Let´s just dance and listen to some tangos to commemorate this day! Music by DJ Britt Hunt!
Drawing on paper
We have been cataloguing our pieces and are going to start posting the
pieces and basic information on this page.
Let´s start with Terry Rowlett…
Guión original de Julia Vargas
La Tropa, Grupo de teatro Palmetto LUNA
Dirección General: Betsy Newman
Open this weekend April 11 and 12, 2015 from noon to 4 pm.
Closing on April 20, 2015 (extended)
Art Review: Memoria Violenta
By Amanda Ladymon
Three artists with three distinctive and different backgrounds have each shared their voice in Memoria Violenta, an exhibition on display at Friday Cottage. Curated and owned by Alejandro García-Lemos, the works address the many personal and universal truths of violence and memory. Artists include Michaela Pilar-Brown of Columbia, SC, Diana Farfán of Greenville, SC and Eliana Pérez of New York, NY. The exhibition is on display from March 26- April 20, 2015.
Working from various levels of representation, each of these women artists show a strong and unique point of view as women of Latina heritage. A noticeably striking aspect about all of their works was that none of the pieces actually show any acts of violence. They do however all seem to question or seek to define that surreal sense of isolation and pain.
Local art star Michaela Pilar-Brown, known for her socially charged and sometimes controversial works, is dealing with a similar repeating motif in her collaged works titled “Creation Stories” on paper. Utilizing self-portraiture, family photographs, and various forms of South Carolinian symbolism, Pilar-Brown portrays a strong woman enduring the many trials and tribulations of her identity as a mixed heritage African-American living in the Deep South. There is a humorous almost Monty Pythonesque feeling to the compositions, but on the surface only. Below that is a more raw, intense, and emotional world to be explored. Pilar-Brown also created a sculptural installation in the middle of the gallery space, portraying miniature dark houses draped with wilting fresh flowers.
In the central area of the gallery, ceramic artist Diana Farfán has three small-scale works from a series titled “Puppet Show”. Originally from Bogota, Colombia, South America, Farfán is an alumnus of USC Columbia. She is considered one of the most innovative voices of ceramic sculptural arts in South Carolina today. A master of her craft, Farfán creates surreal marionette inspired works that appeal to our inner child while also speaking to a very socio/political grown up sensibility. Utilizing a circus performer theme on a miniature theatrical stage, Farfán’s colorful mixed media sculptures are layered with autobiographical content.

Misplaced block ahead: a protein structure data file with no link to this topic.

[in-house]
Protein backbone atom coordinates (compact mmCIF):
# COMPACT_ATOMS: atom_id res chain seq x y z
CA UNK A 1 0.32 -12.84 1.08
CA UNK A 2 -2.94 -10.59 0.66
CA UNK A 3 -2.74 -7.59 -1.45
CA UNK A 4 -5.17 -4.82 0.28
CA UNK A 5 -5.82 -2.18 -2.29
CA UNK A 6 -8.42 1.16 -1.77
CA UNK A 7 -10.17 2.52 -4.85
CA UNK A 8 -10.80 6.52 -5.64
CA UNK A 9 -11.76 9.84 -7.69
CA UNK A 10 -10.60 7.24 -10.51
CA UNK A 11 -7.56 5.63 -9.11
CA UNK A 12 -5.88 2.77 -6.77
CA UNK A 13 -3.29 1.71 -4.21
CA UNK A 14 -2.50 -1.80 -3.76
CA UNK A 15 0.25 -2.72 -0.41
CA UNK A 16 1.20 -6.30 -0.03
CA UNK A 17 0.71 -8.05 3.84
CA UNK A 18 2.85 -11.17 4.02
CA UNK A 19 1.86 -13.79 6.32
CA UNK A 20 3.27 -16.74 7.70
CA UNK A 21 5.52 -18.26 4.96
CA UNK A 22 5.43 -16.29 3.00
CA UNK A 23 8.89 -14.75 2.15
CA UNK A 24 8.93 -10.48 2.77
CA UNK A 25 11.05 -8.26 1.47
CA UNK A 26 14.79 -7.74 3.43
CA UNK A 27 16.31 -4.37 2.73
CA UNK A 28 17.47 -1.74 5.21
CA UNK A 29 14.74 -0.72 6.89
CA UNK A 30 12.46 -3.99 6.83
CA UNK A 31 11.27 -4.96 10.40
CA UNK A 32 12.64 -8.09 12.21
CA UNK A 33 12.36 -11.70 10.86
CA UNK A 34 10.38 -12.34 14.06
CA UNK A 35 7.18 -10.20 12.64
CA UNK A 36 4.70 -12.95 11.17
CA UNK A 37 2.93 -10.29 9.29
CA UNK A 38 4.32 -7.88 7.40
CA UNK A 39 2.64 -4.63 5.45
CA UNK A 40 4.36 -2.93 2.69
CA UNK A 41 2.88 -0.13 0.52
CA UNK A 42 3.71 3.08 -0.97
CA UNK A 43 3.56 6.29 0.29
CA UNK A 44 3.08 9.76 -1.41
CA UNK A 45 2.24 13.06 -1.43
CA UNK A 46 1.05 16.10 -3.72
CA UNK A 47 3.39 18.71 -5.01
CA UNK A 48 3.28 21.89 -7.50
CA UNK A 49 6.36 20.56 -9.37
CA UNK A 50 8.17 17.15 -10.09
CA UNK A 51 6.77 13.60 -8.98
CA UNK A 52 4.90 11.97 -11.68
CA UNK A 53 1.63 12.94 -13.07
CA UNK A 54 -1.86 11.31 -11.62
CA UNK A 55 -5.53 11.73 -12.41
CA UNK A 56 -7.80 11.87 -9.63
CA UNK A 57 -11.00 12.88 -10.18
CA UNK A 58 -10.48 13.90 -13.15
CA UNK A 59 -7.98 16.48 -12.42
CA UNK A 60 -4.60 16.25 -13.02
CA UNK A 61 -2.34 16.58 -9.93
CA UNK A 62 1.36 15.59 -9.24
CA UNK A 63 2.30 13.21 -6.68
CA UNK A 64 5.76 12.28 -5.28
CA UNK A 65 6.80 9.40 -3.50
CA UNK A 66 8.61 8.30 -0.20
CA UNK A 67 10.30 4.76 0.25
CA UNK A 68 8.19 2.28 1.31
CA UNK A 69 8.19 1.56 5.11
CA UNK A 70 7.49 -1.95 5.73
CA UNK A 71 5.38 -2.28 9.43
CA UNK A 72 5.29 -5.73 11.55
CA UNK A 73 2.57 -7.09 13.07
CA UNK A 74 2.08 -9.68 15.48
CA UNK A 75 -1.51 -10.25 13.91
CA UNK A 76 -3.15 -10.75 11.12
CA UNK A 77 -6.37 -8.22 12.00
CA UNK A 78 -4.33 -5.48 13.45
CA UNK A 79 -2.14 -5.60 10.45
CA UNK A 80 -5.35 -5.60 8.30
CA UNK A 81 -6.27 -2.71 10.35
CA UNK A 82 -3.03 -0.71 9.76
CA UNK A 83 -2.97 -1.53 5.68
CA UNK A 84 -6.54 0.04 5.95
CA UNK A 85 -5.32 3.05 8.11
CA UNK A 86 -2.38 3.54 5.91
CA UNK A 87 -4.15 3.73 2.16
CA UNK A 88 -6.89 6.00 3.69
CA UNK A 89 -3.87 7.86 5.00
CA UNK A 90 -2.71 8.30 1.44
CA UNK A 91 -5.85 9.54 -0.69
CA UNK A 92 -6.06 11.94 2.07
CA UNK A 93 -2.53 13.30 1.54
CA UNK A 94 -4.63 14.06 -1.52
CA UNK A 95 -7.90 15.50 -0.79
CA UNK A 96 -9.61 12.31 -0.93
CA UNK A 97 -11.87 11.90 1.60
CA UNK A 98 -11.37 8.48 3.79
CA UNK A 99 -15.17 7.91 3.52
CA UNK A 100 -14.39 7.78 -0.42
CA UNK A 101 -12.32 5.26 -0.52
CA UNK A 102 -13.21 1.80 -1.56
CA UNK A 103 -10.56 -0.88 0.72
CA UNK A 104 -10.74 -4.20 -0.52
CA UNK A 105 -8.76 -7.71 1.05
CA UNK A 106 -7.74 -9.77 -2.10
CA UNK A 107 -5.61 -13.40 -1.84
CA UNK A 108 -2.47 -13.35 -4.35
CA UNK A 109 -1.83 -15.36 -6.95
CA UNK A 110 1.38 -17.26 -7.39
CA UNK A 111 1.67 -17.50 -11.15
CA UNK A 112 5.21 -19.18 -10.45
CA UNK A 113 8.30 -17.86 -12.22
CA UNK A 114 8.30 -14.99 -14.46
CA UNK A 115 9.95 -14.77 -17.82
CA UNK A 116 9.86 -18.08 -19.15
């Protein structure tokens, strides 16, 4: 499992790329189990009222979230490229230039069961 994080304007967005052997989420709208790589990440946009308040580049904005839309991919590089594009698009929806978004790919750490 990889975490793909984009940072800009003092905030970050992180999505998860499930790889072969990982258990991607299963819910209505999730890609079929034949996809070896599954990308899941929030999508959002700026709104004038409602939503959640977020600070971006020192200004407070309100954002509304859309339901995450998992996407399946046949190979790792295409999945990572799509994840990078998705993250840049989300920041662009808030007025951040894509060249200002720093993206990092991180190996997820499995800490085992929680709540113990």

New York based artist Eliana Pérez’s work is located in the adjacent room from the main gallery area. The series titled “Hunted” consists of small framed gouache paintings on paper. Pulling a few select items from García-Lemos’s home, Pérez creates a sense of home to the space amongst her works. A chandelier hovering just above a chair, a few decorative items on the hearth set the domestic tone to which the viewer approaches her work. The illustrative yet simple paintings depict common household items and animals, such as a sofa or an elaborate blanket with a lion on it thrown over a simple chair. A deer head strangely positioned on top of a side table on a plane white background evokes a sense of discomfort in its banality.
This is one of the best exhibitions I’ve seen in Columbia this year and I strongly encourage seeing it. The works are fresh and powerful in their ability to each shed a different light on issues of violence and how that shapes our identity. The gallery does not have official hours and is by appointment only. García-Lemos is frequently home and available to open the gallery doors if you call in advance. Friday Cottage is located at 1830 Henderson Street, Columbia, SC 29201.
This exhibition was created in association with the Department of Spanish and Portages at the University of South Carolina. Earlier this year, the department held a conference on the intersections of violence and memory in the Hispanic and Brazilian world. García-Lemos saw an opportunity for a partnership between the scholarly program and art.